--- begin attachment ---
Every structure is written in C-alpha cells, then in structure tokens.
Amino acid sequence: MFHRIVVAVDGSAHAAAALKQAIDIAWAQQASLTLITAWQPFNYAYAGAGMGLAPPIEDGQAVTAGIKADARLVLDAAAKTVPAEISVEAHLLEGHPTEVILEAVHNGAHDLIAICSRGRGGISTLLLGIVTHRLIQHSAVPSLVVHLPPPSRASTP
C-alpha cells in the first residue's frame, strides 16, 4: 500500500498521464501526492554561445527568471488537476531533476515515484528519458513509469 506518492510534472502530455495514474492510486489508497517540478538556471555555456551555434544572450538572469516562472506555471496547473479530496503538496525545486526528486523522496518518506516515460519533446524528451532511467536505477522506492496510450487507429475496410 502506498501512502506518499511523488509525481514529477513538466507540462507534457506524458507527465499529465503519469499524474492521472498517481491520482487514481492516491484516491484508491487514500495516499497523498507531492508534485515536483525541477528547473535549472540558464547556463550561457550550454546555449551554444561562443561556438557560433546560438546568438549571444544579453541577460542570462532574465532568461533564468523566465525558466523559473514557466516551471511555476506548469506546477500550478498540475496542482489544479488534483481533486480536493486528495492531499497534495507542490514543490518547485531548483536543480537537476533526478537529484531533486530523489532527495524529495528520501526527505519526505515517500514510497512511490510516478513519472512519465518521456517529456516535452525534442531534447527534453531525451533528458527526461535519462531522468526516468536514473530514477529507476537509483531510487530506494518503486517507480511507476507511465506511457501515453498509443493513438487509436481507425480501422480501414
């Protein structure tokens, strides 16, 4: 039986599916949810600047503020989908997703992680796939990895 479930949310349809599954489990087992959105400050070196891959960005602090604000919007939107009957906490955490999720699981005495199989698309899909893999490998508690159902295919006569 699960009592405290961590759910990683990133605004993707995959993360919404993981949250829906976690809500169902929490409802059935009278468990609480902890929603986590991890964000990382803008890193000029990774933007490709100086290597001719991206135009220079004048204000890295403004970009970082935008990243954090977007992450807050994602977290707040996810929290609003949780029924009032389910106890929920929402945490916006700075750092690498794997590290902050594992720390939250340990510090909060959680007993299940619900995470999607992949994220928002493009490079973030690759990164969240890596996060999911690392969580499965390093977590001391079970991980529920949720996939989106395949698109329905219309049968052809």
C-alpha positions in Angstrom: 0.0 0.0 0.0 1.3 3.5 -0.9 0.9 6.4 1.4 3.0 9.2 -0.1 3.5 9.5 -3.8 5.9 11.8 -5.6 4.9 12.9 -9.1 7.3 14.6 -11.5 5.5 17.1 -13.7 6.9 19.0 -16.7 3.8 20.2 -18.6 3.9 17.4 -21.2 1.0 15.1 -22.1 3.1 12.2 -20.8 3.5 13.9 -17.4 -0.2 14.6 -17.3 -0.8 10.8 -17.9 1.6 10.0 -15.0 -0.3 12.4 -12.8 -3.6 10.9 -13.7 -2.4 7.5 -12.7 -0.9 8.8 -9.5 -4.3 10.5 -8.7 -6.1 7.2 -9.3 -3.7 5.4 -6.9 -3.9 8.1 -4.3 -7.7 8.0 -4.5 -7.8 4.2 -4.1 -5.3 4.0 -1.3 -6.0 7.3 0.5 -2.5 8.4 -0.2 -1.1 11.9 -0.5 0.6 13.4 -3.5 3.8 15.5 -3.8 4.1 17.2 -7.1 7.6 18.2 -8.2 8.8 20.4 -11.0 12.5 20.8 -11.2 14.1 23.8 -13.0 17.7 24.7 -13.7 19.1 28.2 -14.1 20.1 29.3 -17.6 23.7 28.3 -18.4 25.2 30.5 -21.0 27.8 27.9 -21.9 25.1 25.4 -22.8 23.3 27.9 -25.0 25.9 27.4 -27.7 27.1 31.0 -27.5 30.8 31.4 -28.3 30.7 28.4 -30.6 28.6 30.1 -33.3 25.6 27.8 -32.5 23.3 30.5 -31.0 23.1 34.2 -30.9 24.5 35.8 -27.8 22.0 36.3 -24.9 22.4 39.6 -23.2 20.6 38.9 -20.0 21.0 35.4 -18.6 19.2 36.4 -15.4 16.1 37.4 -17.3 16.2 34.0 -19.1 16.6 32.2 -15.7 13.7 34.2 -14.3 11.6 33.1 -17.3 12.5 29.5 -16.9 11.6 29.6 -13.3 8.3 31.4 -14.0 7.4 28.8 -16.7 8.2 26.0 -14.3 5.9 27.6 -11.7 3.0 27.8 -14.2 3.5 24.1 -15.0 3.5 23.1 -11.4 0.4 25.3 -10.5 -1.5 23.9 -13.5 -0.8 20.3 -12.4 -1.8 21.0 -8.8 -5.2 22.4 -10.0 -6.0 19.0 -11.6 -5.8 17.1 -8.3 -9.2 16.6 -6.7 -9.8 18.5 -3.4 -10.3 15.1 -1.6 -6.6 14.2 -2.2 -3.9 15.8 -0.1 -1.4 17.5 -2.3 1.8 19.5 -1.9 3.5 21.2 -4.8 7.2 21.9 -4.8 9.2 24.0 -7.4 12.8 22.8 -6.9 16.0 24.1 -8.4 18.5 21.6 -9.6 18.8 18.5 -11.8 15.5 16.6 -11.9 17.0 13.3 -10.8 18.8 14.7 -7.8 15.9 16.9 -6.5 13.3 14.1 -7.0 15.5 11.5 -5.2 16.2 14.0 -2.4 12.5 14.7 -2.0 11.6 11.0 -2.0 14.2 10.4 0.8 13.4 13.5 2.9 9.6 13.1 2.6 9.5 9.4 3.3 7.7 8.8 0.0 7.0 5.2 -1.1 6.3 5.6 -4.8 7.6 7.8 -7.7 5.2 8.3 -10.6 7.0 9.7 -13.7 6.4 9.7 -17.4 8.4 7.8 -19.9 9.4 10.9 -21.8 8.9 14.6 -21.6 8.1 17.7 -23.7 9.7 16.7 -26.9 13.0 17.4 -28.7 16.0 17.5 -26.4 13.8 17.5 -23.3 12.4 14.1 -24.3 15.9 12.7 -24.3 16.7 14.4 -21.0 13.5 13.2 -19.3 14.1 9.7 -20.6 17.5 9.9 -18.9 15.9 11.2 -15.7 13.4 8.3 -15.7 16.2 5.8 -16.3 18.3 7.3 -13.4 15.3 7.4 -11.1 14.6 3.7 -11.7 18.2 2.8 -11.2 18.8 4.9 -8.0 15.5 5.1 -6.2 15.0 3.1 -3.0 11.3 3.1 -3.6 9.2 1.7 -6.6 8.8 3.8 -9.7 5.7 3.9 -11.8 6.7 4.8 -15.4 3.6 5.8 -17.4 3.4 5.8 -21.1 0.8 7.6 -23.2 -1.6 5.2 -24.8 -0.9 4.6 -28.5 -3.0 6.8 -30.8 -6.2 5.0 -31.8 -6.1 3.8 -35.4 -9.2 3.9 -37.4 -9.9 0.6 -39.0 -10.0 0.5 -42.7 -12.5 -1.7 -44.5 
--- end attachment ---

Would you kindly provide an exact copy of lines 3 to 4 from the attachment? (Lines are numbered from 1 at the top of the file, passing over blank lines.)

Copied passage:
C-alpha cells in the first residue's frame, strides 16, 4: 500500500498521464501526492554561445527568471488537476531533476515515484528519458513509469 506518492510534472502530455495514474492510486489508497517540478538556471555555456551555434544572450538572469516562472506555471496547473479530496503538496525545486526528486523522496518518506516515460519533446524528451532511467536505477522506492496510450487507429475496410 502506498501512502506518499511523488509525481514529477513538466507540462507534457506524458507527465499529465503519469499524474492521472498517481491520482487514481492516491484516491484508491487514500495516499497523498507531492508534485515536483525541477528547473535549472540558464547556463550561457550550454546555449551554444561562443561556438557560433546560438546568438549571444544579453541577460542570462532574465532568461533564468523566465525558466523559473514557466516551471511555476506548469506546477500550478498540475496542482489544479488534483481533486480536493486528495492531499497534495507542490514543490518547485531548483536543480537537476533526478537529484531533486530523489532527495524529495528520501526527505519526505515517500514510497512511490510516478513519472512519465518521456517529456516535452525534442531534447527534453531525451533528458527526461535519462531522468526516468536514473530514477529507476537509483531510487530506494518503486517507480511507476507511465506511457501515453498509443493513438487509436481507425480501422480501414
């Protein structure tokens, strides 16, 4: 039986599916949810600047503020989908997703992680796939990895 479930949310349809599954489990087992959105400050070196891959960005602090604000919007939107009957906490955490999720699981005495199989698309899909893999490998508690159902295919006569 699960009592405290961590759910990683990133605004993707995959993360919404993981949250829906976690809500169902929490409802059935009278468990609480902890929603986590991890964000990382803008890193000029990774933007490709100086290597001719991206135009220079004048204000890295403004970009970082935008990243954090977007992450807050994602977290707040996810929290609003949780029924009032389910106890929920929402945490916006700075750092690498794997590290902050594992720390939250340990510090909060959680007993299940619900995470999607992949994220928002493009490079973030690759990164969240890596996060999911690392969580499965390093977590001391079970991980529920949720996939989106395949698109329905219309049968052809």